Large profits are likely to be made by speculators who accumulate financially-sound junior resource stocks with economic mineral deposits over the next few months and are prepared to hold for at least a year.


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Why the next stock market collapse won’t be a “black swan”

February 20, 2015

In finance, a “black swan” is a major event that ‘comes out of the blue’. In a 13th February article in the New York Times, Mark Spitznagel succinctly explains why a large stock market decline is coming to the US and why it won’t be a black swan.

The coming large stock market decline won’t be a black swan because, while its timing is unpredictable, the market’s valuation has reached a level that has always been the precursor to a large decline. This point is made in the above-linked article via a chart of Tobin’s Q Ratio (re-produced below), which is similar to a price-to-book ratio for the entire stock market. Since 1900, Tobin’s Q Ratio was only higher than its current level near the peak of the dot-com bubble.


More information on Tobin’s Q Ratio, including the following long-term chart comparison of the “inflation”-adjusted S&P Composite Index and the Q Ratio, can be found in Doug Short’s article posted HERE.


Why does the Q Ratio periodically get so far out of whack? After all, shouldn’t a market economy contain negative feedback that prevents such massive oscillations?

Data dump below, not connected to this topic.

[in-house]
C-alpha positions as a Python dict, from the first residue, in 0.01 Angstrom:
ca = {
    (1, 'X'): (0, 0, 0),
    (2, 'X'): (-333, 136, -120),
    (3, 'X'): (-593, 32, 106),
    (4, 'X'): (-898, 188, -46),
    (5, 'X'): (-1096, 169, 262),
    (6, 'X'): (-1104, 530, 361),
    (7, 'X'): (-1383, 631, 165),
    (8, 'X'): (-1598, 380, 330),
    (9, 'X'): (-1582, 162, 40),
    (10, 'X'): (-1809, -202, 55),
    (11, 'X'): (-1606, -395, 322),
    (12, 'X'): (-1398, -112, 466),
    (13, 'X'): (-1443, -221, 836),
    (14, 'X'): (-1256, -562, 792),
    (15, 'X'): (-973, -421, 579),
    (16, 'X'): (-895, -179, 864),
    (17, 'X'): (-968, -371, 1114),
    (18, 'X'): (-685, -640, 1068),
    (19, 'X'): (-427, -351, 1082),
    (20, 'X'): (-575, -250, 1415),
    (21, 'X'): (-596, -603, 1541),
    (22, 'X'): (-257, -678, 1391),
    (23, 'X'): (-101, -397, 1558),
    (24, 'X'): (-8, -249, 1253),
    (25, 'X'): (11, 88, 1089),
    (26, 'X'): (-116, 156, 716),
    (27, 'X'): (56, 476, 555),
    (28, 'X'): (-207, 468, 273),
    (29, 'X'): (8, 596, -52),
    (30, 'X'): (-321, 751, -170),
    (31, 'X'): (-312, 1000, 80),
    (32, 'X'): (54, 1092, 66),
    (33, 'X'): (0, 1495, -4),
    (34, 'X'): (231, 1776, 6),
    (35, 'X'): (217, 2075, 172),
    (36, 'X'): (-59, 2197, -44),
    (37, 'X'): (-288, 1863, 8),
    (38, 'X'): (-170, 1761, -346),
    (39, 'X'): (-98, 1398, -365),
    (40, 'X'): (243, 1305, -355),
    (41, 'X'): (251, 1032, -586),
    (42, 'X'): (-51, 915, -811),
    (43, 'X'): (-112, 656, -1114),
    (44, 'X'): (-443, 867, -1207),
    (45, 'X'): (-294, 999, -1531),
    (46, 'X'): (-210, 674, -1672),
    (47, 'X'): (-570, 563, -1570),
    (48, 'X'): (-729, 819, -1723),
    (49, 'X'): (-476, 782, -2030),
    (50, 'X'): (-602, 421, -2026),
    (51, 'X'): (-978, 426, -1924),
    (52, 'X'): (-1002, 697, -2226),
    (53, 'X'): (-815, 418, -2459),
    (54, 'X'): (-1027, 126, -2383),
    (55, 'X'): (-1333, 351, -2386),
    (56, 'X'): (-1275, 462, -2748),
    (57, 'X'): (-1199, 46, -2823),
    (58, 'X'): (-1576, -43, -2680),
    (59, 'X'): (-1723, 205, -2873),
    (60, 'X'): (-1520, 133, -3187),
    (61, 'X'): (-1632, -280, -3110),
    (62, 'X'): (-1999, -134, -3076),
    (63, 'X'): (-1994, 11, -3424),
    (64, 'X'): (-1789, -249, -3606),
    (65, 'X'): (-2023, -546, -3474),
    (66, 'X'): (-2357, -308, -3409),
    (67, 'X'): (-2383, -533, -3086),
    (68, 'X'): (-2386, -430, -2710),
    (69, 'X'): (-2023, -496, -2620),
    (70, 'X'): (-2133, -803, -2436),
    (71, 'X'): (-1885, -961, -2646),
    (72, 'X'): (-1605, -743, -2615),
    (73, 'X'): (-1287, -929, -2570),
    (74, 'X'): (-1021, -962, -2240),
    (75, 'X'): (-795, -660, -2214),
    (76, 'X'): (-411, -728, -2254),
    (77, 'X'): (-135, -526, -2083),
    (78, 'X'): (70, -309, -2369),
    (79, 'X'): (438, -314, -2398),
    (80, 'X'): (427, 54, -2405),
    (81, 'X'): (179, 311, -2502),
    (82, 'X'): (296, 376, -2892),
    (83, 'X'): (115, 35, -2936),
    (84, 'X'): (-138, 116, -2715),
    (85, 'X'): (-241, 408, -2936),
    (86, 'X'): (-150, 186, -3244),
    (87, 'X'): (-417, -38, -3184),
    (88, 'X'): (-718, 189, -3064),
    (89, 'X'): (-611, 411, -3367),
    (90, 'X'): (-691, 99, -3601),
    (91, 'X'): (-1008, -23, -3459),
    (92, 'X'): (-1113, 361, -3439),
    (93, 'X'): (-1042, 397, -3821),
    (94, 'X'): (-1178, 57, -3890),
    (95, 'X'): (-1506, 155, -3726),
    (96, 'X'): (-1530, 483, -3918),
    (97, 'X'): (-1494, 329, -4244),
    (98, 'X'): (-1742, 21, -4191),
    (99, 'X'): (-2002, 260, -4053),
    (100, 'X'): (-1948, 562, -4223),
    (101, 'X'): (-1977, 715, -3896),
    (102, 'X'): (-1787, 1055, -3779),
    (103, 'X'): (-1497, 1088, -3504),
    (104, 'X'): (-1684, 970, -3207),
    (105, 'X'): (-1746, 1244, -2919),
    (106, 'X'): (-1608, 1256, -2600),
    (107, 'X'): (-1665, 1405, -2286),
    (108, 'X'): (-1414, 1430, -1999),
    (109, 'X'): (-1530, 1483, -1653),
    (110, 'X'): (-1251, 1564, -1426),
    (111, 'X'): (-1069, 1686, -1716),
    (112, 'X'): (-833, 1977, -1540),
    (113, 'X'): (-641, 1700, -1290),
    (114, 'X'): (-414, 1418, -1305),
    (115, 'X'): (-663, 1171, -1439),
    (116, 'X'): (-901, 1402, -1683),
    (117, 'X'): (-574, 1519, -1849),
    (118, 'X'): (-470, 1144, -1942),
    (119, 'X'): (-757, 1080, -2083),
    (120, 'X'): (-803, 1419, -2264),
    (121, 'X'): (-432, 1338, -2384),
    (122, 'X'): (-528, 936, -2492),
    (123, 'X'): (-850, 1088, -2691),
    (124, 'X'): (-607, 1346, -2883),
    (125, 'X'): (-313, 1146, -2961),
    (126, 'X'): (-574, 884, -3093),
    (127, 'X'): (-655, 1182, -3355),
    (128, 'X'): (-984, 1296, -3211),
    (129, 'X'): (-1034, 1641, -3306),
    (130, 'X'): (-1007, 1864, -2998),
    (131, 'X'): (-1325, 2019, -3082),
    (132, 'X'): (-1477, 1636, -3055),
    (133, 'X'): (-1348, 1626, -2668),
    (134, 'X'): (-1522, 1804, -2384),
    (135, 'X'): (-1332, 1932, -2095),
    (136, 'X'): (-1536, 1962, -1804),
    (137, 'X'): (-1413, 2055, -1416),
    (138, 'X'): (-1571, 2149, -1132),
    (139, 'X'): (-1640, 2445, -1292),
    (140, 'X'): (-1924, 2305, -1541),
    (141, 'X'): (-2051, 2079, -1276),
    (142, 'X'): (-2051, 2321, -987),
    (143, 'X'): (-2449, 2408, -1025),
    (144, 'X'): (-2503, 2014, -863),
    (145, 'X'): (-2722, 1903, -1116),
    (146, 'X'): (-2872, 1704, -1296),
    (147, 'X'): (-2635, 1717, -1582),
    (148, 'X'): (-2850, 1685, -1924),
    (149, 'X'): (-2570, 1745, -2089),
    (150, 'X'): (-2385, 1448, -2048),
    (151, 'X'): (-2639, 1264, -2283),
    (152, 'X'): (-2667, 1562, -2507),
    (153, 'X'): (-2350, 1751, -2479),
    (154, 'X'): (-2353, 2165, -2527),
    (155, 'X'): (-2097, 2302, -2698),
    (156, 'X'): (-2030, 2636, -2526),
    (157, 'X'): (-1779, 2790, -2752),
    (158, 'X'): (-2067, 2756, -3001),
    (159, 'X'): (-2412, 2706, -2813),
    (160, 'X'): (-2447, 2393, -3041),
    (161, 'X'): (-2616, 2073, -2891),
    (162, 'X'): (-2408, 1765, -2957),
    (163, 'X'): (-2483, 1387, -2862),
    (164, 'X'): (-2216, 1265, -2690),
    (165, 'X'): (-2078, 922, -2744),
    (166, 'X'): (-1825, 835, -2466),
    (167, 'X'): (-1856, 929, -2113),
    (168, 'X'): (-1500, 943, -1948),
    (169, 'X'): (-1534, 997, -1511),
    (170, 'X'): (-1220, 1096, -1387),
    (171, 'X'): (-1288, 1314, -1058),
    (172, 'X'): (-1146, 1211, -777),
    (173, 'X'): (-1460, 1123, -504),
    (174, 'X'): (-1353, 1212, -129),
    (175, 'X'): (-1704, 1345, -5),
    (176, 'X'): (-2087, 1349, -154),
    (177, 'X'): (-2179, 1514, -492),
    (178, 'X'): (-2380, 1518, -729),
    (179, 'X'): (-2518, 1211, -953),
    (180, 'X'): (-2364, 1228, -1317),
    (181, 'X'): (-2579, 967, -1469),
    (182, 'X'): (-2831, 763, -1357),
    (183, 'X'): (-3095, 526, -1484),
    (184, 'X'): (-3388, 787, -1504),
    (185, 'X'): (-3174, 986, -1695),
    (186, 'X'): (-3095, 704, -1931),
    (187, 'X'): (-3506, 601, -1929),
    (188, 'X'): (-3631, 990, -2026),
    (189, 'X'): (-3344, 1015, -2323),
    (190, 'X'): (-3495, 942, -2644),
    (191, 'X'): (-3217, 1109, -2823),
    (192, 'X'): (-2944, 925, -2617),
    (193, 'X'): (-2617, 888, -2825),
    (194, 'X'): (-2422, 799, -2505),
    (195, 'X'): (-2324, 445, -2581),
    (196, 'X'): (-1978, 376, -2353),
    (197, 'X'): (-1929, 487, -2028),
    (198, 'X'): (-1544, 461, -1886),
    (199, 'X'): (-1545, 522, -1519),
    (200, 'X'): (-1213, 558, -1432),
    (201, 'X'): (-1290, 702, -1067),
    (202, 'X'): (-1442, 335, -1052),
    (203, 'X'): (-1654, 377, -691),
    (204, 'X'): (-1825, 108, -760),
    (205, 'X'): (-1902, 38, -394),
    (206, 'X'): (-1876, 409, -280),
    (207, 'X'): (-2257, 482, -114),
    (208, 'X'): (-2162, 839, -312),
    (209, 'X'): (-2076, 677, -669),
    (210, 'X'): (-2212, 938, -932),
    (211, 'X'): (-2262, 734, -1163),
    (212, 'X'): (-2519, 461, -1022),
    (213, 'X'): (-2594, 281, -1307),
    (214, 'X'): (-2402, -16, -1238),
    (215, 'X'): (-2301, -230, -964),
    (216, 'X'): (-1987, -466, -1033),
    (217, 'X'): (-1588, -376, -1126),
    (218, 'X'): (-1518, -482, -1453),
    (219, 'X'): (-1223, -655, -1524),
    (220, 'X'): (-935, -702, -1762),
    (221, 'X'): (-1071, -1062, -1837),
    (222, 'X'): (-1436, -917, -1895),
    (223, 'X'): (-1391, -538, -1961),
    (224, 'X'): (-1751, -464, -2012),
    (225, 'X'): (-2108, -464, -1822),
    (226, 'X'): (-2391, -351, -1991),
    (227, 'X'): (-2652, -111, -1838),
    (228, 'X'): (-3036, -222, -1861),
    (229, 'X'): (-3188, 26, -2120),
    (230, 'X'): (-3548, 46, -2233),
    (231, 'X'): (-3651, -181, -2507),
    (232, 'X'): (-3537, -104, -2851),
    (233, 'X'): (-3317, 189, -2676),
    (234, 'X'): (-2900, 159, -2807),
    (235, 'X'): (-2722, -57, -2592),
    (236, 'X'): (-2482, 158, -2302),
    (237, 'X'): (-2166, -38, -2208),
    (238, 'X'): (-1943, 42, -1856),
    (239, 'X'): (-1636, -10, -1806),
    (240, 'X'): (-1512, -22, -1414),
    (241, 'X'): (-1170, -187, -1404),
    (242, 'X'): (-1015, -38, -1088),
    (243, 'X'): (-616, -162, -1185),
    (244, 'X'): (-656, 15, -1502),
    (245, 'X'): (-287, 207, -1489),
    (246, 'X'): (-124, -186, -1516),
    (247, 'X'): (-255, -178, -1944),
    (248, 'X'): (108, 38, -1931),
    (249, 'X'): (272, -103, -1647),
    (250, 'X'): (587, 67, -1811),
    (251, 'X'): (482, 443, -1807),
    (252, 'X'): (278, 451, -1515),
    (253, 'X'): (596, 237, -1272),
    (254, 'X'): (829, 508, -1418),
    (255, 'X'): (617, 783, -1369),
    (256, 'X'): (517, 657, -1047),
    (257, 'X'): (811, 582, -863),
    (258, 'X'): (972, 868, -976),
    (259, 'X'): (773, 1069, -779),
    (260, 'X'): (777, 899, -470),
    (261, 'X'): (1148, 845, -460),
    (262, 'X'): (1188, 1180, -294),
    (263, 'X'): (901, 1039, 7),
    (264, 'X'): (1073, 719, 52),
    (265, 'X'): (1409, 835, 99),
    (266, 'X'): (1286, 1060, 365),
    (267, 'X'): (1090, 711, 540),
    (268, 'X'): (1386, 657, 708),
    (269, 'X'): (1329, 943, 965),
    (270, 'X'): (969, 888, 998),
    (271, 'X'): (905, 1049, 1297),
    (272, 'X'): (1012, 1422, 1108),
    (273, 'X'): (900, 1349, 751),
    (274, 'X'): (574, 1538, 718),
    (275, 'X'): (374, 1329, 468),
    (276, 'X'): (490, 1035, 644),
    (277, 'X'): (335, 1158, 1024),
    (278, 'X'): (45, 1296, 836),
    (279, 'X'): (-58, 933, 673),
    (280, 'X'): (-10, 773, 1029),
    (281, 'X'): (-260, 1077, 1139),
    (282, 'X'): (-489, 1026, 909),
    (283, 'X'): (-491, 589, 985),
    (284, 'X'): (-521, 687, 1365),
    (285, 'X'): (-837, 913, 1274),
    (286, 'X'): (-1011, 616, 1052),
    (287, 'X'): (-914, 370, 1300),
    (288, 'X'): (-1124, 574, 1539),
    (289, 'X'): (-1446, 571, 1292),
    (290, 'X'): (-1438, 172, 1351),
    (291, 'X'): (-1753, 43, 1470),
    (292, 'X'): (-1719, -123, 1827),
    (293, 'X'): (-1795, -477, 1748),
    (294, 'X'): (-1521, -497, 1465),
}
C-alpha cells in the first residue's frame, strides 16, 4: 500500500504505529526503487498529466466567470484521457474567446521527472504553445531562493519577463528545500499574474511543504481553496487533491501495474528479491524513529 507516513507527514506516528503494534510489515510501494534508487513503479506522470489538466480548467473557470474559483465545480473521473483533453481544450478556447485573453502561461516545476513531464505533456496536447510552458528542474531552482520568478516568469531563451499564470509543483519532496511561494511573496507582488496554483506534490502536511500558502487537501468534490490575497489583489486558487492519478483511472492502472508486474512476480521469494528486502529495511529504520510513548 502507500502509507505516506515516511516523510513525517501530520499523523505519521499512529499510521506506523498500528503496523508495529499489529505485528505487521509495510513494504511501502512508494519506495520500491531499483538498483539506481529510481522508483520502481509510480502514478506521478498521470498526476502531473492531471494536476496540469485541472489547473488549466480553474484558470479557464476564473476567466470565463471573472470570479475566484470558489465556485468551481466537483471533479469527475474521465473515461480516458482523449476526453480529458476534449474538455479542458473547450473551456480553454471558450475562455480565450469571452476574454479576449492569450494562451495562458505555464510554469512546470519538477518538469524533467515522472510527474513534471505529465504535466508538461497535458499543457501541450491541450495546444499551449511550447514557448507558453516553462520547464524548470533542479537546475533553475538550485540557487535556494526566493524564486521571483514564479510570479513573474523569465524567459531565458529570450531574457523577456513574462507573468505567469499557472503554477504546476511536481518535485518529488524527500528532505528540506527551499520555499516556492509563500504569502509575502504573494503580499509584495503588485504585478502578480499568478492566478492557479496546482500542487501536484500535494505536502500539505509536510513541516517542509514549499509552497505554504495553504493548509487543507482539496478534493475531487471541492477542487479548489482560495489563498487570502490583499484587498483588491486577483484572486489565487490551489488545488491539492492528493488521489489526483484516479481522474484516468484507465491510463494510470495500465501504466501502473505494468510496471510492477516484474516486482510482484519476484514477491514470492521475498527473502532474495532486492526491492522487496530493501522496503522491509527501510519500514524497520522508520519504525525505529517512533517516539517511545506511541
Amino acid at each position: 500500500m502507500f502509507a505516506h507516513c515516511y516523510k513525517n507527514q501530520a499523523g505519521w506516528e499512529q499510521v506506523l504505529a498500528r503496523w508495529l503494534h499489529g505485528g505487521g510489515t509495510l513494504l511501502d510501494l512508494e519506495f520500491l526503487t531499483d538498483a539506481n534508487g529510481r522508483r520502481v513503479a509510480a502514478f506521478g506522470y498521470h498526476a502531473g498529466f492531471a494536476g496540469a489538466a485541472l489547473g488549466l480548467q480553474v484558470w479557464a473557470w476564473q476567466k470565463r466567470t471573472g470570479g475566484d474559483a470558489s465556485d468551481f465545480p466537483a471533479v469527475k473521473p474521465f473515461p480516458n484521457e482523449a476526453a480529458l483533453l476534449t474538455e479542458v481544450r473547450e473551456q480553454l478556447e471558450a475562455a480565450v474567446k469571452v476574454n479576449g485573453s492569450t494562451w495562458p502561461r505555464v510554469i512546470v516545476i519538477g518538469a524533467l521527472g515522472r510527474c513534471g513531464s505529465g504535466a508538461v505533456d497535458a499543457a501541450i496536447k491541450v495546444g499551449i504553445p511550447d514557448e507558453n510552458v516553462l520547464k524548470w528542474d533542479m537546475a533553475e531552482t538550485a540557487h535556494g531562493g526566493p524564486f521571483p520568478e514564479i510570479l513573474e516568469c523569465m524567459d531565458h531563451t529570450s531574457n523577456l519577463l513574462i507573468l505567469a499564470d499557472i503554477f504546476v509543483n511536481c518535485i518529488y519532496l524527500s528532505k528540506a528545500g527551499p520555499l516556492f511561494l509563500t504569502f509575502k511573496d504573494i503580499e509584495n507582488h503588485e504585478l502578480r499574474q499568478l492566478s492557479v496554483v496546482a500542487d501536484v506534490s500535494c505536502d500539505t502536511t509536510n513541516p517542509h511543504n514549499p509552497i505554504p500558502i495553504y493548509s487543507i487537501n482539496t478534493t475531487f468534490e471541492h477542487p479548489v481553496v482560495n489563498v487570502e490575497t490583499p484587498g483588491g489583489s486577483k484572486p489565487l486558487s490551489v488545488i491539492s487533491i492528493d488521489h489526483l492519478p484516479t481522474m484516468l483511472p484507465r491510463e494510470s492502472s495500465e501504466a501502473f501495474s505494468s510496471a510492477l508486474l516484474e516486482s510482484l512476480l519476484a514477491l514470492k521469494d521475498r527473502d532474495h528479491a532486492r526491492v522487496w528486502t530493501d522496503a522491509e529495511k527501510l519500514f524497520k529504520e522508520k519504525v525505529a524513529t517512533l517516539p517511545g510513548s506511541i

The answer is that we aren’t dealing with a free market; we are dealing with a market subject to intervention by non-market forces, chief among them over the past several decades being the central bank. As neatly explained by Mr. Spitznagel:

When rates are naturally low, caused by an abundance of patient savers, businesses have the incentive to spend on investment and production; this creates a negative feedback on the ratio. When they are artificially low, and savers are impatiently leveraging, businesses instead have the incentive to spend on stock buybacks and dividends in order to attract the investors who yearn for yields beyond what the artificially distorted market is offering. This drives the ratio, and stock markets, ever higher. Bubbles are not natural and inevitable.